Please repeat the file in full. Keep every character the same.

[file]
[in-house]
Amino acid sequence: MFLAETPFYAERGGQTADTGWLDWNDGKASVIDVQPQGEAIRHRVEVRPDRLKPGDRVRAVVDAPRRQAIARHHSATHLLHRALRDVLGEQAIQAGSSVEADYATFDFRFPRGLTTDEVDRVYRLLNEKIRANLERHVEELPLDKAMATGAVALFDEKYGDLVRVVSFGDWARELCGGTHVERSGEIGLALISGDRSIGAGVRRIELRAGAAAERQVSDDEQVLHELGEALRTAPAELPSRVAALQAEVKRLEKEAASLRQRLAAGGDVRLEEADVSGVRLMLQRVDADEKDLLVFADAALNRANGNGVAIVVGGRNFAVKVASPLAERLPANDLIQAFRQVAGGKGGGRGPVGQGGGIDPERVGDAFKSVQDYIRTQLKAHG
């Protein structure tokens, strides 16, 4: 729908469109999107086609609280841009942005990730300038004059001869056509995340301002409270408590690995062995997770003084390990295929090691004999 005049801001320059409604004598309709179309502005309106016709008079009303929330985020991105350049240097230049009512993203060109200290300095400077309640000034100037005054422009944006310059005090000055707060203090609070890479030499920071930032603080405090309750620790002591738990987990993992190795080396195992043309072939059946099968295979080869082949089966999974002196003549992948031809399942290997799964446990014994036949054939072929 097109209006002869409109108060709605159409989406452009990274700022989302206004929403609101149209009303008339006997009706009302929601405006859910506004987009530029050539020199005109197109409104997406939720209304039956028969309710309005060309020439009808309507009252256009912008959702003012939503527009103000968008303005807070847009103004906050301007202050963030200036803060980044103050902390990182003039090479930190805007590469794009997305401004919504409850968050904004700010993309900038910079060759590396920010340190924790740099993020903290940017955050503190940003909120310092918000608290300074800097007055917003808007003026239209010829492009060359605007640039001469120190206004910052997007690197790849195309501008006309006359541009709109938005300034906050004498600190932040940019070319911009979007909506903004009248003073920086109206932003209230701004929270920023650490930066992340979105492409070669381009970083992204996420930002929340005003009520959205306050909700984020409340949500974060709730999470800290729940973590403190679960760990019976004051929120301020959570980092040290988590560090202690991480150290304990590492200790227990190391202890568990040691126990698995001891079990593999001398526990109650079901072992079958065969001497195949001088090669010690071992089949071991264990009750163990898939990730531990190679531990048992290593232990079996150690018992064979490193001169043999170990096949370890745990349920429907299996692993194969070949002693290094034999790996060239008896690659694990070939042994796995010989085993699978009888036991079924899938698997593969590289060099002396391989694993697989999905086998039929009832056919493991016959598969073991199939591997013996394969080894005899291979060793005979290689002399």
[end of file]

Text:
[in-house]
Amino acid sequence: MFLAETPFYAERGGQTADTGWLDWNDGKASVIDVQPQGEAIRHRVEVRPDRLKPGDRVRAVVDAPRRQAIARHHSATHLLHRALRDVLGEQAIQAGSSVEADYATFDFRFPRGLTTDEVDRVYRLLNEKIRANLERHVEELPLDKAMATGAVALFDEKYGDLVRVVSFGDWARELCGGTHVERSGEIGLALISGDRSIGAGVRRIELRAGAAAERQVSDDEQVLHELGEALRTAPAELPSRVAALQAEVKRLEKEAASLRQRLAAGGDVRLEEADVSGVRLMLQRVDADEKDLLVFADAALNRANGNGVAIVVGGRNFAVKVASPLAERLPANDLIQAFRQVAGGKGGGRGPVGQGGGIDPERVGDAFKSVQDYIRTQLKAHG
């Protein structure tokens, strides 16, 4: 729908469109999107086609609280841009942005990730300038004059001869056509995340301002409270408590690995062995997770003084390990295929090691004999 005049801001320059409604004598309709179309502005309106016709008079009303929330985020991105350049240097230049009512993203060109200290300095400077309640000034100037005054422009944006310059005090000055707060203090609070890479030499920071930032603080405090309750620790002591738990987990993992190795080396195992043309072939059946099968295979080869082949089966999974002196003549992948031809399942290997799964446990014994036949054939072929 097109209006002869409109108060709605159409989406452009990274700022989302206004929403609101149209009303008339006997009706009302929601405006859910506004987009530029050539020199005109197109409104997406939720209304039956028969309710309005060309020439009808309507009252256009912008959702003012939503527009103000968008303005807070847009103004906050301007202050963030200036803060980044103050902390990182003039090479930190805007590469794009997305401004919504409850968050904004700010993309900038910079060759590396920010340190924790740099993020903290940017955050503190940003909120310092918000608290300074800097007055917003808007003026239209010829492009060359605007640039001469120190206004910052997007690197790849195309501008006309006359541009709109938005300034906050004498600190932040940019070319911009979007909506903004009248003073920086109206932003209230701004929270920023650490930066992340979105492409070669381009970083992204996420930002929340005003009520959205306050909700984020409340949500974060709730999470800290729940973590403190679960760990019976004051929120301020959570980092040290988590560090202690991480150290304990590492200790227990190391202890568990040691126990698995001891079990593999001398526990109650079901072992079958065969001497195949001088090669010690071992089949071991264990009750163990898939990730531990190679531990048992290593232990079996150690018992064979490193001169043999170990096949370890745990349920429907299996692993194969070949002693290094034999790996060239008896690659694990070939042994796995010989085993699978009888036991079924899938698997593969590289060099002396391989694993697989999905086998039929009832056919493991016959598969073991199939591997013996394969080894005899291979060793005979290689002399």